Carmen Ejogo has had the chance to take on a historical figure twice in her career.

The first time she embodied the wife of Martin Luther King Jr. was in the 2001 HBO film "Boycott."

This year's "Selma," out Dec. 25, sees Coretta Scott King in the thick of the horrific threats while trying to maintain a semblance of normalcy at home, in addition to supporting her husband who marched in the most violent of battlegrounds (Selma, Alabama) for the right to vote.

amNewYork spoke with Ejogo about the film.

 

Did you share a special moment with Coretta before she passed?

We ended up linking arms and singing "We Shall Overcome" in this auditorium. To hear her singing, which is this thing she trained to do -- to actually be linking arms with this woman who was now full of voice and at her most essential was really exciting.

 

What do you think was her greatest struggle within the relationship?

She was a renaissance woman. She was really intellectual, academic, she was a trained singer and in some ways she was progressive. Being the wife of Martin meant that she had to suppress a lot of those capacities and abilities. She was very much trapped by her own iconography.

 

Where do you think the film stands in the conversation of racial equality?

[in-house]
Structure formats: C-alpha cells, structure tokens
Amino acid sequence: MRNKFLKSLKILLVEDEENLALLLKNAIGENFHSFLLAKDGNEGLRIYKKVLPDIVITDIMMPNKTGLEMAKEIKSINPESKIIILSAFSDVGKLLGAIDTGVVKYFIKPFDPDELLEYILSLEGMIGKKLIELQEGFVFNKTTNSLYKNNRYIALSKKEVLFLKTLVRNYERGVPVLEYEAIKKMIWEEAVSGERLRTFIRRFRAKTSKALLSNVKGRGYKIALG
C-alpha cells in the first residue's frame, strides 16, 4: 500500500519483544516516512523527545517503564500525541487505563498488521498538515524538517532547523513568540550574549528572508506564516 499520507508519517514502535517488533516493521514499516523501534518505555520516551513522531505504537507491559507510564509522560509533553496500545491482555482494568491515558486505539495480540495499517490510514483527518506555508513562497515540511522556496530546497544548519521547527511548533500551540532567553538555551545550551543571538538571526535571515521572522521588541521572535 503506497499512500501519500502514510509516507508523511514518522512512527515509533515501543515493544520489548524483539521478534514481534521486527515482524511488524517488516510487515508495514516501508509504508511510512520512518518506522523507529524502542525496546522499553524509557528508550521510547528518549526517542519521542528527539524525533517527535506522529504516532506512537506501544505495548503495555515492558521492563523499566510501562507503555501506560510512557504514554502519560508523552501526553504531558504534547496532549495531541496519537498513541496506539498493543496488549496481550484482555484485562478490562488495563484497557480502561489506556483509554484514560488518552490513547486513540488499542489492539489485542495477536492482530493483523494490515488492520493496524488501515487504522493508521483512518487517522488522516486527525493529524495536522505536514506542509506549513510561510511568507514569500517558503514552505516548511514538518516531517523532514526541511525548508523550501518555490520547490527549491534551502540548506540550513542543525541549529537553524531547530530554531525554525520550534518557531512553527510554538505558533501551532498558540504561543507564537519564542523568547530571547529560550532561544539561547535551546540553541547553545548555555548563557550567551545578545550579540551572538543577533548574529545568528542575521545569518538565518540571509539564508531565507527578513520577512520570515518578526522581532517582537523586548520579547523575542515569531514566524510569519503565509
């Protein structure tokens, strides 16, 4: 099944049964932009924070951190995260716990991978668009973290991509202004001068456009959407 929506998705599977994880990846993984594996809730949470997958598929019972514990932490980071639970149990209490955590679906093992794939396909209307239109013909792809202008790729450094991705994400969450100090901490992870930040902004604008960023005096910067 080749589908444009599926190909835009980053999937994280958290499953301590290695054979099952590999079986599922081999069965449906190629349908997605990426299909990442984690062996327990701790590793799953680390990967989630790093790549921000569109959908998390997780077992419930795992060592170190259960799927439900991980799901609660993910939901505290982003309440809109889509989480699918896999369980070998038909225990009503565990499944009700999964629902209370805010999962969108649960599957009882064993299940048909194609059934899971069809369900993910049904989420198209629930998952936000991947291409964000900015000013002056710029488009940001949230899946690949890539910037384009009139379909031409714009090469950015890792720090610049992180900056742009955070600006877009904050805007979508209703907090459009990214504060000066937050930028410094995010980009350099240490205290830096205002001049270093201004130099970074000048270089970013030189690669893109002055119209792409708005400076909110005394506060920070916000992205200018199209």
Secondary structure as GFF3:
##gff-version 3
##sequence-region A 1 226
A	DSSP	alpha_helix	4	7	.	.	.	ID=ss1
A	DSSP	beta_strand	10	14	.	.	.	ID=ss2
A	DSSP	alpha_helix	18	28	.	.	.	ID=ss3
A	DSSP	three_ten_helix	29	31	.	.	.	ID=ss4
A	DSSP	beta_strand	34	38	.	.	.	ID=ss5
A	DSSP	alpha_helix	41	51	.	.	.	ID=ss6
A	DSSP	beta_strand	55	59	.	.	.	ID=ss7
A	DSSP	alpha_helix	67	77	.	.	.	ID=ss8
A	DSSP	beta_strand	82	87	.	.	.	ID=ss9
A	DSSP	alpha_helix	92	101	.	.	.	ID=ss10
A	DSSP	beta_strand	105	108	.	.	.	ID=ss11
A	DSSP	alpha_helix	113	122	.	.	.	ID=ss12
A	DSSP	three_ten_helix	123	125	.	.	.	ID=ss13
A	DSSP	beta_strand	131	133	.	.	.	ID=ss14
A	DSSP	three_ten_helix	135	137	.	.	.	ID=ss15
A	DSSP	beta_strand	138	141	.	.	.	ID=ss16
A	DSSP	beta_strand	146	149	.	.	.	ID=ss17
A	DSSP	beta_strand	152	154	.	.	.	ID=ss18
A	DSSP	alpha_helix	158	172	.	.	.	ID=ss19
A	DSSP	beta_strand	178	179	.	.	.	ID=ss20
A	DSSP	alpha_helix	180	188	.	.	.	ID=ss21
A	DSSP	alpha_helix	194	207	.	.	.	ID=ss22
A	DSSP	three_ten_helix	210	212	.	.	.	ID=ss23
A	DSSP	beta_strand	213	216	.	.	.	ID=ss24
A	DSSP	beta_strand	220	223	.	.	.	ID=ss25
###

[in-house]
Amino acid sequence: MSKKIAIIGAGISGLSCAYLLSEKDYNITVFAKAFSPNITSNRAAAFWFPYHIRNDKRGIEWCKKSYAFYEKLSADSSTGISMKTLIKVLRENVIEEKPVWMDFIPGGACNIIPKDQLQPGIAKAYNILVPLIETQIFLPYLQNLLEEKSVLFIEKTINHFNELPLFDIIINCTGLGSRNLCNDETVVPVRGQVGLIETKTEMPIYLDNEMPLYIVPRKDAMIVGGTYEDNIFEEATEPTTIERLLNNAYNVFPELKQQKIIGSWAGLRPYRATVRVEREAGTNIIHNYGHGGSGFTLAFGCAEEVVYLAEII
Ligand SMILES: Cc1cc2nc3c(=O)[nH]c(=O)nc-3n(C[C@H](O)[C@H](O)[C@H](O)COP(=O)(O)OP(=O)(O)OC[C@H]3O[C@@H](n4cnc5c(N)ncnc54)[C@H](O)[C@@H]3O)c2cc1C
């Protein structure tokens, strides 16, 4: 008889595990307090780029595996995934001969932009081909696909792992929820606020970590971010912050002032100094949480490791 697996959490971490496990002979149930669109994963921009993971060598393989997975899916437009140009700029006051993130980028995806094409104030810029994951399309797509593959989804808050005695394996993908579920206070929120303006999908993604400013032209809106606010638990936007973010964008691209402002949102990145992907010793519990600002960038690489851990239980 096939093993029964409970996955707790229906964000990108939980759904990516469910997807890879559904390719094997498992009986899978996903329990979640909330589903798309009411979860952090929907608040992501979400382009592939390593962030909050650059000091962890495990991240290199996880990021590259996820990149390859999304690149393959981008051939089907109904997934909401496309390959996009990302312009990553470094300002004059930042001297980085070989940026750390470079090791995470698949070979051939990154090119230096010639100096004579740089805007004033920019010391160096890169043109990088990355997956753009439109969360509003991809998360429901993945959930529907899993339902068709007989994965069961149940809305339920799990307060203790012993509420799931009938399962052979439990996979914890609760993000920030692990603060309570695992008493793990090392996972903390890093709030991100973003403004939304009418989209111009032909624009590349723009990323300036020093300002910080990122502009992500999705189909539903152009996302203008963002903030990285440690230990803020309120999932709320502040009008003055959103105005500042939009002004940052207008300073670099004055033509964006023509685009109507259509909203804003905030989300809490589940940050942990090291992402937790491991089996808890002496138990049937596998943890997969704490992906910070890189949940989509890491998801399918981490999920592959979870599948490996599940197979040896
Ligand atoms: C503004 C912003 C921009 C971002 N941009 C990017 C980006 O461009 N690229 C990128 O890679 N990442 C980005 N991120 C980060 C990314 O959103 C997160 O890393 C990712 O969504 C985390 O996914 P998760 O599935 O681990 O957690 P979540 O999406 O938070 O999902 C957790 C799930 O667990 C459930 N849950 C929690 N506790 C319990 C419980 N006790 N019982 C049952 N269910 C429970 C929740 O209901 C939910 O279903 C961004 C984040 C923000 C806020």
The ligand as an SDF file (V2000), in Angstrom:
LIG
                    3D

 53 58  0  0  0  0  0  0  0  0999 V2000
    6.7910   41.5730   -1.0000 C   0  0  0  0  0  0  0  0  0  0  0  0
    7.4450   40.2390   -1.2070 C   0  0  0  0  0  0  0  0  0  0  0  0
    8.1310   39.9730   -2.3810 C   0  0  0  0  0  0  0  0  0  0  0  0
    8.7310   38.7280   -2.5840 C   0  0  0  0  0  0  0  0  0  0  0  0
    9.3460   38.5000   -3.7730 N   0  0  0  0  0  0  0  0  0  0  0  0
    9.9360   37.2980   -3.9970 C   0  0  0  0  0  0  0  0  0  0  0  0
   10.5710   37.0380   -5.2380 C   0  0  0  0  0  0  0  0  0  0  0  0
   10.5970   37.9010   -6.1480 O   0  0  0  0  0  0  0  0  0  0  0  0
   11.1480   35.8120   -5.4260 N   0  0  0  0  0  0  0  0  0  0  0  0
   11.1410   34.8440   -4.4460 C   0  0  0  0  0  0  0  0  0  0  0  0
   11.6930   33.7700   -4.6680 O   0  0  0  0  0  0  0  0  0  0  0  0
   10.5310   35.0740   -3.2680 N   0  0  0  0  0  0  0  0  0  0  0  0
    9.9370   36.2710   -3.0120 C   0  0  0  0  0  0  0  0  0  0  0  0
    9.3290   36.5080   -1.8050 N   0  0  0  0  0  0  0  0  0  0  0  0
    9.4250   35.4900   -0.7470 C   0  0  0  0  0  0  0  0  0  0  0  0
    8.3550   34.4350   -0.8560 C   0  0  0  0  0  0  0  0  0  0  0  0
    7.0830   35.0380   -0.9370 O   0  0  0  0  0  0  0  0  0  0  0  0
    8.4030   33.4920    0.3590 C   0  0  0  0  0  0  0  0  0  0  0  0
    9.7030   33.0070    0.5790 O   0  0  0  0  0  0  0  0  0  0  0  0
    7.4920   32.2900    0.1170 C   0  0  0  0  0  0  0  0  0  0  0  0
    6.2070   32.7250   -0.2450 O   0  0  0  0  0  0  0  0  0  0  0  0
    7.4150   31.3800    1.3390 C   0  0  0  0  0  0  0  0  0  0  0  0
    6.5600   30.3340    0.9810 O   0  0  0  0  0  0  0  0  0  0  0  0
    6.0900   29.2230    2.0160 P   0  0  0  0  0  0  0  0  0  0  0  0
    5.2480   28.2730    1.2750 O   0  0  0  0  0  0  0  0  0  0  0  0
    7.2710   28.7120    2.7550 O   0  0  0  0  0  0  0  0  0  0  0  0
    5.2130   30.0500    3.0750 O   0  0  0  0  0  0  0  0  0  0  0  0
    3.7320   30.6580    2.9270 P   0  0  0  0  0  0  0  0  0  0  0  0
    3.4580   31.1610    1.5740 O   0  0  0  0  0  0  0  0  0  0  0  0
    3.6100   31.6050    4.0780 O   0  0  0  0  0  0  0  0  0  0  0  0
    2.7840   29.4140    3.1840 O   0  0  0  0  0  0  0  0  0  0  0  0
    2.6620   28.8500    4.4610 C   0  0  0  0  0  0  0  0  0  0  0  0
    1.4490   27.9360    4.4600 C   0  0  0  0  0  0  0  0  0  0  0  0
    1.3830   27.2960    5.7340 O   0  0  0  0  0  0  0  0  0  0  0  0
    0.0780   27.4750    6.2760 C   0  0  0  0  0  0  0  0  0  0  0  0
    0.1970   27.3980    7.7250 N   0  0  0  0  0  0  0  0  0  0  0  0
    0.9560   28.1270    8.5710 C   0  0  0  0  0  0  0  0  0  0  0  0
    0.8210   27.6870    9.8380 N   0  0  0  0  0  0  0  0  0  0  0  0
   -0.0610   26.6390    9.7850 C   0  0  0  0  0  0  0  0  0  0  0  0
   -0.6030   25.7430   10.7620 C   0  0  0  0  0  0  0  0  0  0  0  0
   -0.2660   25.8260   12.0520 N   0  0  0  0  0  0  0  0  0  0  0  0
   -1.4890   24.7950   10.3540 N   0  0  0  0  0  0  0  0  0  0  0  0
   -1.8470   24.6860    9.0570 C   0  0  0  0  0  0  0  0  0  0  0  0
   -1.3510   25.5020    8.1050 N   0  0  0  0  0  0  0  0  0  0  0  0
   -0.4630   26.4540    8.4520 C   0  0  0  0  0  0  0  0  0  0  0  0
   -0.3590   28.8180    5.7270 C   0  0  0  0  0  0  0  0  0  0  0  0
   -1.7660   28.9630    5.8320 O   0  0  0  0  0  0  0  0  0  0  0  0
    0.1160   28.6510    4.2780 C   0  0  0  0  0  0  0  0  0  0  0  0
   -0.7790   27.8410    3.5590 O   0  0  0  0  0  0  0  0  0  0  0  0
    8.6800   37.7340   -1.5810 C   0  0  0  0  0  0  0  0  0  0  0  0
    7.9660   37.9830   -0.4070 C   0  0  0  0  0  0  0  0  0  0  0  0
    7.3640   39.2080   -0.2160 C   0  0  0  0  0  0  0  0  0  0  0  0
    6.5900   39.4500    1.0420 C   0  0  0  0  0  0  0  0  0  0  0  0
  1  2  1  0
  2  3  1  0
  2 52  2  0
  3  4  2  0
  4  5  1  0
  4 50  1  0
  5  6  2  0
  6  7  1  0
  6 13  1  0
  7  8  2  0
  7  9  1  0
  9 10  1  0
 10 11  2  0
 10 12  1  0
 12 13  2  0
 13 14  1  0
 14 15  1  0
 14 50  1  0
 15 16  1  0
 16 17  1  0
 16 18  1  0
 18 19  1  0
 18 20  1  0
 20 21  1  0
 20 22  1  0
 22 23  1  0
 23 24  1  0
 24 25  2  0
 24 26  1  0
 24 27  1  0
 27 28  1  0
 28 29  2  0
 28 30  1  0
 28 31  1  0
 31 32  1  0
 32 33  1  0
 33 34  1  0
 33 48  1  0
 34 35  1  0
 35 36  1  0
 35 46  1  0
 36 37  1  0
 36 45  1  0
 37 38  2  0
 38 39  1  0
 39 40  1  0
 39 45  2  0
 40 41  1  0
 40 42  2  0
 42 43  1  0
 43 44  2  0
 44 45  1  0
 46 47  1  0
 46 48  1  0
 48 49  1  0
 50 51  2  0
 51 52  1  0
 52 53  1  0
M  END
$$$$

The movie feels like a blueprint for how to be civilly disobedient, which in this moment in time is incredibly prescient. There's something happening on a global level where people are recognizing that there's a real disproportion about the handing out of power and authority. The idea of the oppressed finding their voice is ultimately what this movie is about. It's a perfect accompaniment to what feels like a ground swell around the world to fight the power.

 

In the imagery alone, it's hard not to compare it to the shooting in Ferguson and what happened with Eric Garner.

I think the comparison should be made. I don't agree with President Obama who felt like Ferguson is not another Selma. I think it very much is. There are very clear parallels whether it be overstepping of police or authority, or lack of understanding between communities and authority. All of these kinds of things were exactly what were going on in Selma. It's not often you get to be a part of a film that you see very clearly that it has relevance beyond the art.